Delaware Geological Survey welcomes new director Wunsch

NEWARK -- When David Wunsch worked at the Kentucky Geological Survey, he studied the groundwater impact of the controversial mining technique known as mountain-top removal.

He found that, if done correctly, the stripe mining process could improve the watershed. Thanks in part to his efforts, a man-made lake and nature preserve are now where a pristine mountain once stood.

The finding didn't change how environmentalists or industrialists felt about the practice of mountain-top removal. But that wasn't the point. Providing accurate information was.

That finding of a middle ground is typical for a state geologist, Wunsch said.

And while coal mining disputes probably won't arise here, Wunsch will still be counted on to provide objective data on a range of natural resource issues as the new director of the Delaware Geological Survey.

Wunsch, 53, took the position this fall following the retirement of John H. Talley. The little-known quasi-state agency is based in a two-story building on the University of Delaware campus.

"It's tempting for people to say, 'Well, what do they do? They just collect a bunch of rocks,' " Wunsch said. "But it's much more than that."
Staff covers state

Wunsch and his 17-person staff monitor and study everything below the surface of the First State, from the rocky piedmont in northern New Castle County to the sandy sentiment near the ocean.

In Delaware, the biggest geological issue tends to be groundwater, which happens to be Wunsch's specialty.

"It's like medicine or the law; there's a huge number of different varieties of geologists," said Jim Cobb, Wunsch's old boss at the Kentucky Geological Survey. "David is a good fit for Delaware."

As proof of that, one need only look to Gov. Jack Markell's recent decision to vote against Marcellus shale drilling in the Delaware River Basin. Markell based his opposition on unanswered questions about the effect on aquifers from the extraction of natural gas from a geological formation below Pennsylvania and New York.

Downstream from larger states -- and with an agricultural community that depends on groundwater -- Delaware must watch its water supply closely, Wunsch said. As a result, the survey has plans to install more monitoring wells in Kent and Sussex counties in the coming years. Dozens of wells already track groundwater throughout the state, testing not only water quality but also looking for signs of drought or flood.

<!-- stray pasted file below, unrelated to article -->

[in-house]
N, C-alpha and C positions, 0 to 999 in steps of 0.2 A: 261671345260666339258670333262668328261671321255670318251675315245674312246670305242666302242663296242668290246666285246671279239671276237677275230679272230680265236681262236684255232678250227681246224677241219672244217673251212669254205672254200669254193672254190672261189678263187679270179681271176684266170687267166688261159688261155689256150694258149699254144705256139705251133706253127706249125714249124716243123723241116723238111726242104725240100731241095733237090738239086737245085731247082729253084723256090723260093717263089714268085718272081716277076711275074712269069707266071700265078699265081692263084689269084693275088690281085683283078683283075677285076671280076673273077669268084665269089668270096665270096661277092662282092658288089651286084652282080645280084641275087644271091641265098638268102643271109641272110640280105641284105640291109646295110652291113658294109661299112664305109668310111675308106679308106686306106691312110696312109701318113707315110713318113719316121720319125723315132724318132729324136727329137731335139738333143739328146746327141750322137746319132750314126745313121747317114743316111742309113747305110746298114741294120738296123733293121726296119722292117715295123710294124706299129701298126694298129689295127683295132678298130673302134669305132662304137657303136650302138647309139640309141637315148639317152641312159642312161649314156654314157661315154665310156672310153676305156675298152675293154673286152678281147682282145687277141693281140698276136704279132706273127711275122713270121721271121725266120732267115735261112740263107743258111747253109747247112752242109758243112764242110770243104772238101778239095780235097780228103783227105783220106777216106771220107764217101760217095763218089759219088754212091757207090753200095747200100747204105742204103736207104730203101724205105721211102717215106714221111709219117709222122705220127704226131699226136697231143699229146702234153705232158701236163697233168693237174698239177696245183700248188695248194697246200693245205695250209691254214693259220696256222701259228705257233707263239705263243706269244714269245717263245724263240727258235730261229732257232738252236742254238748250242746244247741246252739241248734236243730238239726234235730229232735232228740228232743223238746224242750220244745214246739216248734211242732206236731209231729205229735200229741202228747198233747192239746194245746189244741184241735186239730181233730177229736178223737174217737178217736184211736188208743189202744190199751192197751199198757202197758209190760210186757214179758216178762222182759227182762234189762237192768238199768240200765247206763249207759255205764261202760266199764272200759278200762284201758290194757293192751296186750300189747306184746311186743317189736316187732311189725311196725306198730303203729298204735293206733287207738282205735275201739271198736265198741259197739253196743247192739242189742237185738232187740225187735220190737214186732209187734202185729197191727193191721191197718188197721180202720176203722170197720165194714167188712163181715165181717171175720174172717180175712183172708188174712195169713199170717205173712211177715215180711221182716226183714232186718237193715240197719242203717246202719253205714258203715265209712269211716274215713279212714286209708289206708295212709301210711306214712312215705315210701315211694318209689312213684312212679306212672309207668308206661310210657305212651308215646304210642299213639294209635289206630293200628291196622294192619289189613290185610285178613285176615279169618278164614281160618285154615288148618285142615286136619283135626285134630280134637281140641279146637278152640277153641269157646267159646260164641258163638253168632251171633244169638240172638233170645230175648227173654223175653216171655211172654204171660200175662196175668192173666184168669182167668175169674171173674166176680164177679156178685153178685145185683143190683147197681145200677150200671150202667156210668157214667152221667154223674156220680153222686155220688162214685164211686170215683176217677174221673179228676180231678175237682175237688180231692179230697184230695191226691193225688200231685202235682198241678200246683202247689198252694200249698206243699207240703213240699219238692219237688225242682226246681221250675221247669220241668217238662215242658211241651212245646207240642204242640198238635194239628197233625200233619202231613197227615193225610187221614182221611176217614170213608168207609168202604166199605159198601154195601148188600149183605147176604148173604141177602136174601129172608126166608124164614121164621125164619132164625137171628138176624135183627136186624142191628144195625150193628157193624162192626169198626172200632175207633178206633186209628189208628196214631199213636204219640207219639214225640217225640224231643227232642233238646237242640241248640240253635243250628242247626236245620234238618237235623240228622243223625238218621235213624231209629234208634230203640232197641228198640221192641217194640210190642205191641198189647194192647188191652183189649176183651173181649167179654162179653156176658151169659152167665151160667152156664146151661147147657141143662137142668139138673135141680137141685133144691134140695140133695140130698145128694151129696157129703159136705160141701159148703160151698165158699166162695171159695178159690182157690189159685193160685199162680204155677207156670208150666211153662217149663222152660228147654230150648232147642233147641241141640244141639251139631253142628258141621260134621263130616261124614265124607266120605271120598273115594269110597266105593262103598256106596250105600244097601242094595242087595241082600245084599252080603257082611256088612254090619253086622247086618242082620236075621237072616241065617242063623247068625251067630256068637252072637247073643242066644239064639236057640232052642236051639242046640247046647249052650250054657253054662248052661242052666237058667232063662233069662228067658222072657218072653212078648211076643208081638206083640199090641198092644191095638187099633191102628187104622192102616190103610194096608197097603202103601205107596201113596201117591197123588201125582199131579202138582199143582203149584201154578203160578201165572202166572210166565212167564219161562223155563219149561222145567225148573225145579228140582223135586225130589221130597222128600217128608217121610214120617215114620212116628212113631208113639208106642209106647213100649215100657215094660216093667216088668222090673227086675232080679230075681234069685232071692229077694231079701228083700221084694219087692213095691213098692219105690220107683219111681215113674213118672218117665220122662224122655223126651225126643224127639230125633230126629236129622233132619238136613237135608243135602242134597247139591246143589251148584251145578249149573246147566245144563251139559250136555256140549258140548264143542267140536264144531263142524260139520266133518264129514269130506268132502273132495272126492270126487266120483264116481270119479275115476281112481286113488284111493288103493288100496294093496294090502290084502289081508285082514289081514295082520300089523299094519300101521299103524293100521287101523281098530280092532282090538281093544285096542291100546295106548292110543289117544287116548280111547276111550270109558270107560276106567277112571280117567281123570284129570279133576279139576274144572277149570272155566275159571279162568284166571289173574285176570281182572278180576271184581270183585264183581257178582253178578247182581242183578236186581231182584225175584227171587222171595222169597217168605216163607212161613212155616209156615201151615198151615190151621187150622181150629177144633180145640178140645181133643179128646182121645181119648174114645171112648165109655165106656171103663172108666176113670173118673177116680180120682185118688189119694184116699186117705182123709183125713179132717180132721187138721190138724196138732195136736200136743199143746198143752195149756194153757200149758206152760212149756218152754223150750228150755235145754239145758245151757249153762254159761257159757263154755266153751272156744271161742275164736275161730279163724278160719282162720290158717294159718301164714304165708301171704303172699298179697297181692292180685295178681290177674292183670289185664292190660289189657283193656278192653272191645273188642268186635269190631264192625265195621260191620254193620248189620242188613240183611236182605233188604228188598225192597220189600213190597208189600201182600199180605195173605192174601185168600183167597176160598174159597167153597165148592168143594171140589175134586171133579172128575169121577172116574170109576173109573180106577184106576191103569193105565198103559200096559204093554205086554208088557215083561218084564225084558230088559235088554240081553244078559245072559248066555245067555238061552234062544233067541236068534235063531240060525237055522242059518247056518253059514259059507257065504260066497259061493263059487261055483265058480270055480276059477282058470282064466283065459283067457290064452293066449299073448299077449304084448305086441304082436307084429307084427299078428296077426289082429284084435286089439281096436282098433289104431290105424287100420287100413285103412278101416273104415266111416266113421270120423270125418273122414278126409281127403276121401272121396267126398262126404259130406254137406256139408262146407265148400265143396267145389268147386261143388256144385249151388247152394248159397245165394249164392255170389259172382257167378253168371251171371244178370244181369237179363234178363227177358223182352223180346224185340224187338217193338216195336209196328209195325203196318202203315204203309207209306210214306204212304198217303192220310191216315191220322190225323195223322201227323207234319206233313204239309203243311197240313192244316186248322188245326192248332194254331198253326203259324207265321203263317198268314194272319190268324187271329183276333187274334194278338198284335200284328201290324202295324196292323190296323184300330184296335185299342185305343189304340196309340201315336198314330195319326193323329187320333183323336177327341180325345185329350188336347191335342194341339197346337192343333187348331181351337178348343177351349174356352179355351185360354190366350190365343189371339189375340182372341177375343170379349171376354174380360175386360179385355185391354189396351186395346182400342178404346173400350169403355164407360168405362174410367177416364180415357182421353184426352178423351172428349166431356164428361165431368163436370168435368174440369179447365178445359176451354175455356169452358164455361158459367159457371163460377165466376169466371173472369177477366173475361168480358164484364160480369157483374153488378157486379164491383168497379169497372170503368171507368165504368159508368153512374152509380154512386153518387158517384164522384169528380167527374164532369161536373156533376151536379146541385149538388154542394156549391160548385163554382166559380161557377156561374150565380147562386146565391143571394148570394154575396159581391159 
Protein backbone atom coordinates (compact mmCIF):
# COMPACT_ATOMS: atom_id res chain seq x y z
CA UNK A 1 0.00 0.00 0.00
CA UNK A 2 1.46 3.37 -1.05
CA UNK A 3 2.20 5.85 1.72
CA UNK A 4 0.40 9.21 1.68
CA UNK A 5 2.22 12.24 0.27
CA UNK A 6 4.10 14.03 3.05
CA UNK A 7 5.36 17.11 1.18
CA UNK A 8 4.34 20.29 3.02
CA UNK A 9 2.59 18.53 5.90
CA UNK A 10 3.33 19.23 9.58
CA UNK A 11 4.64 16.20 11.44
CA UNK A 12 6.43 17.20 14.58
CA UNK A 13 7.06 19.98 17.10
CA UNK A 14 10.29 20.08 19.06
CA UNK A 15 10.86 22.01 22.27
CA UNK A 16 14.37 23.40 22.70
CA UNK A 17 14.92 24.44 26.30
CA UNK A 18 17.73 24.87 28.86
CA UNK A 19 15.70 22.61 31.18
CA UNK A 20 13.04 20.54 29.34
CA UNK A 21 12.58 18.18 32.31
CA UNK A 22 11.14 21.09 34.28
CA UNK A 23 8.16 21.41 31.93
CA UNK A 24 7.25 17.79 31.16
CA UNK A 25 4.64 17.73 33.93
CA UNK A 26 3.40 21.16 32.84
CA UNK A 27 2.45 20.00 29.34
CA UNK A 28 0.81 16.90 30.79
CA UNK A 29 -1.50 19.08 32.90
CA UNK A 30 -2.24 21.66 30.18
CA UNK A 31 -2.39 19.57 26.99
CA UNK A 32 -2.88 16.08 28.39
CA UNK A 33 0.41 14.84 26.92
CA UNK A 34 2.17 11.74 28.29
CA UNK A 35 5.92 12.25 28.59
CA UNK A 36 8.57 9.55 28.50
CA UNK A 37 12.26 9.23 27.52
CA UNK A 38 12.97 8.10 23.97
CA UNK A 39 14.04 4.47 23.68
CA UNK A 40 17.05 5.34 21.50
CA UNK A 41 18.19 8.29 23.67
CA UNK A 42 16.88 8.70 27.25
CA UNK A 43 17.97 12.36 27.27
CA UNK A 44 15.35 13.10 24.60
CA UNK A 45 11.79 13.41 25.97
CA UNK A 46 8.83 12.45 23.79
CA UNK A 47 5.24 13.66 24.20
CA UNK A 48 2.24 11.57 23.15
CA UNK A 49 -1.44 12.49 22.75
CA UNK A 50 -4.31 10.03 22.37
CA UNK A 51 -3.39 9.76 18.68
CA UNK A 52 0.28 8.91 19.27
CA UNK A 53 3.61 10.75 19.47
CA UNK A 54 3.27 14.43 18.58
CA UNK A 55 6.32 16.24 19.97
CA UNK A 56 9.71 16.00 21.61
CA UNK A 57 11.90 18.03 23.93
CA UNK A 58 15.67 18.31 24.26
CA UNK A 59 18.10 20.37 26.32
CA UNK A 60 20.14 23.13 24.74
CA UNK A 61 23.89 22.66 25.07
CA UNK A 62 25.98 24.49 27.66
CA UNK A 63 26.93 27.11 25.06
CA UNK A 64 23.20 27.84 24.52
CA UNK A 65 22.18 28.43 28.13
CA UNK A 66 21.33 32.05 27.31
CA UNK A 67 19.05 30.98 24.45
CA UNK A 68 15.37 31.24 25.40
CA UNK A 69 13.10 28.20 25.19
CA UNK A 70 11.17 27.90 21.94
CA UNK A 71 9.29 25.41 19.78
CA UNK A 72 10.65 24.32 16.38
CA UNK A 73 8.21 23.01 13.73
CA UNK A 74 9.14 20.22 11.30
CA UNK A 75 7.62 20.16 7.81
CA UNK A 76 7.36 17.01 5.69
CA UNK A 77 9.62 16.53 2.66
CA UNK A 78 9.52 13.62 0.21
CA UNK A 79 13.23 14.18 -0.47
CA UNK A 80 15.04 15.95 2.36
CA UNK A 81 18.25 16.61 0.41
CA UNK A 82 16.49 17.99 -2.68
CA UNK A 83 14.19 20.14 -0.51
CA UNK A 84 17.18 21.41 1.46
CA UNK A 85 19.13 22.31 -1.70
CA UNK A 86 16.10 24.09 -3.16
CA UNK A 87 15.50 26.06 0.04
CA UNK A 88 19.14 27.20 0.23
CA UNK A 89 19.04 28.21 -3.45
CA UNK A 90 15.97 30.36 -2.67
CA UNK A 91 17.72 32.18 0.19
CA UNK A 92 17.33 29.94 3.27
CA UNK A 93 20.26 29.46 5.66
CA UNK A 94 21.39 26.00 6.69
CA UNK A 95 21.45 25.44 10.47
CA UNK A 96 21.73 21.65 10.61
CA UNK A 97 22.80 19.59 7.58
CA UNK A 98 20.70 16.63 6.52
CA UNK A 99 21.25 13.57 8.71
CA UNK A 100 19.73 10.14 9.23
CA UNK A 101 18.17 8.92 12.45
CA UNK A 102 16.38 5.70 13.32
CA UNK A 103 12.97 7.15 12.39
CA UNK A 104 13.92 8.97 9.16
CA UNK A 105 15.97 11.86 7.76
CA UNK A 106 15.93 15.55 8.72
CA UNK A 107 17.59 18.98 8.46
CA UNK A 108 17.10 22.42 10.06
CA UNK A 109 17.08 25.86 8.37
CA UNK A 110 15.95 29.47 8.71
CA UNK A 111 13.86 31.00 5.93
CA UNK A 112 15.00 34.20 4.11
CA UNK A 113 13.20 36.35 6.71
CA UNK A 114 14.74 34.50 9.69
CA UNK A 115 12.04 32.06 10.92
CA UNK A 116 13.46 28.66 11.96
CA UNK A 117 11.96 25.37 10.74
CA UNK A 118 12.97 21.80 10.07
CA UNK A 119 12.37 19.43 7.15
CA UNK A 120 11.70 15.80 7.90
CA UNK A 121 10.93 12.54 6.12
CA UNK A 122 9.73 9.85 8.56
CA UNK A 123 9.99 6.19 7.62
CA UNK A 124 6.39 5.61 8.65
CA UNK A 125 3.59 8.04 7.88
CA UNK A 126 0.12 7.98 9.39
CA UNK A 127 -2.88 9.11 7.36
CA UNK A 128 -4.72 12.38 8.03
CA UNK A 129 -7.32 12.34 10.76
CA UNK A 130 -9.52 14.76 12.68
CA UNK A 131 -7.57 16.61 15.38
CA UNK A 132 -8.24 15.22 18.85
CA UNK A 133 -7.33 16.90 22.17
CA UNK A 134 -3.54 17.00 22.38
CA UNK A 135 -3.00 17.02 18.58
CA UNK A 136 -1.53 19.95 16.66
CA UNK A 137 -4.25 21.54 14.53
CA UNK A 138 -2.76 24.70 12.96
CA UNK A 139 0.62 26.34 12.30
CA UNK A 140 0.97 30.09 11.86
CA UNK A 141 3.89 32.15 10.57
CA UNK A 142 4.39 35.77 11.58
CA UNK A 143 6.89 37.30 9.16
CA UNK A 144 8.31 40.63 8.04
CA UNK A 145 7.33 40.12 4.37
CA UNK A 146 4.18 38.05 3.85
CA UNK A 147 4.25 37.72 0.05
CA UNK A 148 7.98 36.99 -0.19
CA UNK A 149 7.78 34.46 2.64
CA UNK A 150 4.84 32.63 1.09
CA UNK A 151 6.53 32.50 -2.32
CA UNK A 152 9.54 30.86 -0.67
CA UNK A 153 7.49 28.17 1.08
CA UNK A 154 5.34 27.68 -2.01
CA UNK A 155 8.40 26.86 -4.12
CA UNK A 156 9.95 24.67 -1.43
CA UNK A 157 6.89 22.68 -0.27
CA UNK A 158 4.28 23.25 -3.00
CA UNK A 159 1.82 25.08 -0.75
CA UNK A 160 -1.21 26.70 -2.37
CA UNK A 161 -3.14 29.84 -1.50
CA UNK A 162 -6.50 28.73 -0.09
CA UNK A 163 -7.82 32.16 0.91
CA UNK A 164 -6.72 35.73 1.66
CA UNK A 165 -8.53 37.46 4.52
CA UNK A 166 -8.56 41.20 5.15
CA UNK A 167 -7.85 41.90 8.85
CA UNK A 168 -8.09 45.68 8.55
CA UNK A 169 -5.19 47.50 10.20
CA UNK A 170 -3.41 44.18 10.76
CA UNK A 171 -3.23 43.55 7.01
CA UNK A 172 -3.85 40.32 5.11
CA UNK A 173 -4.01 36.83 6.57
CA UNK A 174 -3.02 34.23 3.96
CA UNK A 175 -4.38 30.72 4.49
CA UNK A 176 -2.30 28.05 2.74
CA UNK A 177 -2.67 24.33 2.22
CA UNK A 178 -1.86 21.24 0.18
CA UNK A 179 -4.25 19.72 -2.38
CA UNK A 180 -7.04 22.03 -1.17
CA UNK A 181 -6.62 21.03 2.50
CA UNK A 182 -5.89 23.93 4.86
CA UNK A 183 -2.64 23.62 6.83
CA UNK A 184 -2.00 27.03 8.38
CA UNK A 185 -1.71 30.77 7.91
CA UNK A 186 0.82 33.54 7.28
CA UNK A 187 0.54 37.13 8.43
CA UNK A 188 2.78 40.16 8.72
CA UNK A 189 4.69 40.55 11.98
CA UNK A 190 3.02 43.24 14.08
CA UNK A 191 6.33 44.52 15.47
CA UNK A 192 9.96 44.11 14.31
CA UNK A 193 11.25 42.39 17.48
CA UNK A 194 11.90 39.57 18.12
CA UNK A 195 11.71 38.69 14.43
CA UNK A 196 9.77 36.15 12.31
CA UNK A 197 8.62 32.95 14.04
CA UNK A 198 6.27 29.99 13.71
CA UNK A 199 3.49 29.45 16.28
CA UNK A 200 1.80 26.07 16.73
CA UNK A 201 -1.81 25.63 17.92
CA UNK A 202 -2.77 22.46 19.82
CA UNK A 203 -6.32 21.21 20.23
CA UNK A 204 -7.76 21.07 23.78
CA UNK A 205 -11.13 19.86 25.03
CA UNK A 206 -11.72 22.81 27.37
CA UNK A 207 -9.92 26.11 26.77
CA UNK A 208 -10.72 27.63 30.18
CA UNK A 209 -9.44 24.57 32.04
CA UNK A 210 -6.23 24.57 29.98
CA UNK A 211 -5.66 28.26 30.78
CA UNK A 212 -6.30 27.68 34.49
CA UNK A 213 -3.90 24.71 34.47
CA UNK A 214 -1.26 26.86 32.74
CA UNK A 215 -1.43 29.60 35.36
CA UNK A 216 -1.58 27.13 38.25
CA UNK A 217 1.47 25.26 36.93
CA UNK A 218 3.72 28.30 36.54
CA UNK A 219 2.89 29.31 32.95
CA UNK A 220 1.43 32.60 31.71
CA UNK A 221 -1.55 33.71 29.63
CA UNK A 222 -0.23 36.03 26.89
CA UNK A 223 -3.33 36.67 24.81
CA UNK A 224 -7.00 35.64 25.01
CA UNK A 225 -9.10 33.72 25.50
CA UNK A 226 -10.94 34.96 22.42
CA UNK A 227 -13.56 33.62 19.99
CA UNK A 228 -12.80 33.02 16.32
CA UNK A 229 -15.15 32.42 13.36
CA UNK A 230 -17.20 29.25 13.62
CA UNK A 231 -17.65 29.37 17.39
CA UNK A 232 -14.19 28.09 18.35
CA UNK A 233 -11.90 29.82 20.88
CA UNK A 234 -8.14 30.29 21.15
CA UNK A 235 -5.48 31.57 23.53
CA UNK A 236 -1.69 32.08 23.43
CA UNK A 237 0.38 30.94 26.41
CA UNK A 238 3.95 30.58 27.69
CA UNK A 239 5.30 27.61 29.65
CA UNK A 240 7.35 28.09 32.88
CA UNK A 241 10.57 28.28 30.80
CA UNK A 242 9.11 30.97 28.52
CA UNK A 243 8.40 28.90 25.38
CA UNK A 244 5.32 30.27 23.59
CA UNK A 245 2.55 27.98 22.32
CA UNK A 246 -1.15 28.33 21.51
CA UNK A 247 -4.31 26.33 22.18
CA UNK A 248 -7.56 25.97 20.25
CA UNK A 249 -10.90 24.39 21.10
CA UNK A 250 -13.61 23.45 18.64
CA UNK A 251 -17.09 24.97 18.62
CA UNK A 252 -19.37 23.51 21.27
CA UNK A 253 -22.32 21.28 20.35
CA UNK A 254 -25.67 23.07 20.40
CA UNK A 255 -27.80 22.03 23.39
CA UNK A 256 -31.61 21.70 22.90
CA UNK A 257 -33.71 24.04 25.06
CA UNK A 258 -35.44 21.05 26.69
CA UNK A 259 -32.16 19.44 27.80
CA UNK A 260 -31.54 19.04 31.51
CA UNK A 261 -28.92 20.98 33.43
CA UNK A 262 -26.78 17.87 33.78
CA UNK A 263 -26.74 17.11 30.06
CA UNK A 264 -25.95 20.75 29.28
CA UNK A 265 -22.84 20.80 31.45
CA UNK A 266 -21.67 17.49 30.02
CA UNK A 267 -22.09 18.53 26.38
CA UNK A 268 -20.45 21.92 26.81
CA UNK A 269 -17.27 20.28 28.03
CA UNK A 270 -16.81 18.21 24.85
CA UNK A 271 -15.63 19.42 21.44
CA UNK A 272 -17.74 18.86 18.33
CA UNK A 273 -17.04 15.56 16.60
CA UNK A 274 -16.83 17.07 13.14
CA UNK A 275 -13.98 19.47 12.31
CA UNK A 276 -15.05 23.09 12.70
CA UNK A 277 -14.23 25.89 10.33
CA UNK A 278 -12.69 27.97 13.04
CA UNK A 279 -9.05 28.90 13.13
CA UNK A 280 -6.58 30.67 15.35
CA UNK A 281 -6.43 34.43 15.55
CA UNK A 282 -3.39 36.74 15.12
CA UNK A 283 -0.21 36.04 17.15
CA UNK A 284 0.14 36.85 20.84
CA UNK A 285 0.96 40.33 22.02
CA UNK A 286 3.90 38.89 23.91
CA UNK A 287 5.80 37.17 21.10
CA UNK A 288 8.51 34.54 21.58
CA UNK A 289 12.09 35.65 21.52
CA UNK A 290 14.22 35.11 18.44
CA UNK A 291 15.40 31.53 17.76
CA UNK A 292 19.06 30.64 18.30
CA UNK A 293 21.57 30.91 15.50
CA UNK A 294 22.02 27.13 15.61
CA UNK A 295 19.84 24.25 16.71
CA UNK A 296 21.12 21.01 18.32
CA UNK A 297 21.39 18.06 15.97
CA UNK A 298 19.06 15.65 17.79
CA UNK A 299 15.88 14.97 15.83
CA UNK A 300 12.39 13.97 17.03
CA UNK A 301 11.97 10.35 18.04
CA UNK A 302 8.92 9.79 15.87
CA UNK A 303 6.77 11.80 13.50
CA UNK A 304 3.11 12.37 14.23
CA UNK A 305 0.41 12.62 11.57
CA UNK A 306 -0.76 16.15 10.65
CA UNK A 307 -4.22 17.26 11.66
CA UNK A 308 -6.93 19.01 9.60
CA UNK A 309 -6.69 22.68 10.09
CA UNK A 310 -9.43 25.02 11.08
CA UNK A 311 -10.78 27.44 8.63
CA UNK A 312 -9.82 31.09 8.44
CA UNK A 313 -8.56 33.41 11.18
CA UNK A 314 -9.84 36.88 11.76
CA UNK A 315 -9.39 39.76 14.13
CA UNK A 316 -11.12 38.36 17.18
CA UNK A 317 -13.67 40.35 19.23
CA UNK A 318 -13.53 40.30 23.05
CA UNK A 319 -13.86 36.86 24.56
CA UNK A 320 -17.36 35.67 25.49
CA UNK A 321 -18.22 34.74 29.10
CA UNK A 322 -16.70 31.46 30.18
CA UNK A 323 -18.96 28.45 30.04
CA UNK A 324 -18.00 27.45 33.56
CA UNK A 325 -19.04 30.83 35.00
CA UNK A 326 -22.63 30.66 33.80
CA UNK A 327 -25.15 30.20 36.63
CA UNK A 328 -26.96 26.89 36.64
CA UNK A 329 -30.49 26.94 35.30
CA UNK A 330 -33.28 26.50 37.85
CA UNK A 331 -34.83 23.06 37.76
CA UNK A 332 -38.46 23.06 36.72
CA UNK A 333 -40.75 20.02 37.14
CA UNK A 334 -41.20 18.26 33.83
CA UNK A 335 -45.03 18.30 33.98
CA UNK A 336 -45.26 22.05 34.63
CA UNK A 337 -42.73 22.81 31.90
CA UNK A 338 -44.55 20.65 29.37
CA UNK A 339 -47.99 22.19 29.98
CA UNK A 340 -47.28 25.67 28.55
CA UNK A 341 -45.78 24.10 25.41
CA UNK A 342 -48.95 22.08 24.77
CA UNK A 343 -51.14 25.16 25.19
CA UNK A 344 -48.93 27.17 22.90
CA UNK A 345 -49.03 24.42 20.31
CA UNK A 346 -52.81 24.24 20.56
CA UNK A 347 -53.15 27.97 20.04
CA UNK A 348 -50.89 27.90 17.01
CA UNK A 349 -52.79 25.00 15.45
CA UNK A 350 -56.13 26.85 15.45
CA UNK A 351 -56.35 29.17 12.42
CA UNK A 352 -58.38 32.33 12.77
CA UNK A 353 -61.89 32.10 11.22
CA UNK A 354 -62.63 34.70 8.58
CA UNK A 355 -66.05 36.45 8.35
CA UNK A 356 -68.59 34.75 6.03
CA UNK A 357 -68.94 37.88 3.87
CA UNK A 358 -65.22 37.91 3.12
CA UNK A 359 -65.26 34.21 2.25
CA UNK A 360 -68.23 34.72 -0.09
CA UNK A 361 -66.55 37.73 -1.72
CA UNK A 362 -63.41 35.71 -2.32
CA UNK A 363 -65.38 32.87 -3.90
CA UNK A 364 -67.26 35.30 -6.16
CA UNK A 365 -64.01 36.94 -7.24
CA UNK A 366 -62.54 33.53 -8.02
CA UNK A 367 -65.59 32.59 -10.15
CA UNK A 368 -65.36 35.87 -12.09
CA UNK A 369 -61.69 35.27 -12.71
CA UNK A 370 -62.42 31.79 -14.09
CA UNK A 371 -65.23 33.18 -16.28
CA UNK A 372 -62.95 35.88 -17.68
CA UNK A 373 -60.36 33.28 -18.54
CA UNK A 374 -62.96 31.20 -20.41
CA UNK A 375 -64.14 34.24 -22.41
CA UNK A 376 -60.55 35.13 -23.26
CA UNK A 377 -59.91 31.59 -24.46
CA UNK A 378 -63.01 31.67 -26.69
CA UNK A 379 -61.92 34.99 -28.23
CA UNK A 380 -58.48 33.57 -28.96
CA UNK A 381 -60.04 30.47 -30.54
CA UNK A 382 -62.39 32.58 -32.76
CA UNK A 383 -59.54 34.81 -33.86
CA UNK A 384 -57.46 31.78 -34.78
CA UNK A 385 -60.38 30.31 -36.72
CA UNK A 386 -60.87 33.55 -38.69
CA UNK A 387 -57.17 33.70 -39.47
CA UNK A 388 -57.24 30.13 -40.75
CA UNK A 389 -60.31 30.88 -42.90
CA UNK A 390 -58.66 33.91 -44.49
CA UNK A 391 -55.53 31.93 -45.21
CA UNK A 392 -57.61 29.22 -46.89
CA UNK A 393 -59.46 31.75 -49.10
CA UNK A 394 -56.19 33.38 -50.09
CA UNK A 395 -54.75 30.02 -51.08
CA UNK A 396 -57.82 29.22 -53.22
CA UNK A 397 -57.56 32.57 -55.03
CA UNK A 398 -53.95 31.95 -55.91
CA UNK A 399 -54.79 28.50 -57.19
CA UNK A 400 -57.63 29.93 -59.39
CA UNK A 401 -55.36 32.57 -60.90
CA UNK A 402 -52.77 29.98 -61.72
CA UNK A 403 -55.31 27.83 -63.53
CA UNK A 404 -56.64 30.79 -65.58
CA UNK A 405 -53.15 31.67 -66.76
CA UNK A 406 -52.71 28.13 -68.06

Objectivity needed

As it was for his mountain-top mining research, Wunsch will be a key source for objective data and study. Fertilizing or pesticide practices in a farming community, for example, might affect a fishing community elsewhere in the state.

"Our job isn't to spin or skew to one side or another," Wunsch said. "Anytime you work on something that impacts people's livelihood, you have to be very cautious."

In addition to its role in managing natural resources, the survey serves as a library of the state's geological makeup. Rooms on the ground floor of its building house thousands of boxes of mineral and sedimentary samples from every corner of the state, cataloged by location as well as its depth below the surface. They provide a reference source for architects and engineers because they give a snapshot of the earth below a building site and indicate whether it can support a structure.

The survey also works with the state to mitigate beach erosion and help determine where to dredge for sand replenishment.

"Geology is very tied to the economy of a state," he said. "You don't want to spend a million dollars to dredge sand, and then come up with nothing."
Budget improving

The state provides an annual subsidy for the operations of the survey. Like others throughout the state, the office lost some funding in 2008, when lawmakers squeezed the state budget.

But since then, its appropriation recovered a little and reached about $1.68 million in the budget passed in June, still less than the $1.77 million it once received.

The survey is also half funded through its affiliation with the Department of Geology in UD's College of Earth, Ocean and the Environment.

The survey's affiliation with a university attracted him to the position. Although not a requirement for his job, Wunsch plans to eventually teach courses in geology and public policy at UD.


Published in the News Journal, Nov. 26, 2011
Written by Wade Malcolm

For questions and information, contact DGS at, 302-831-2833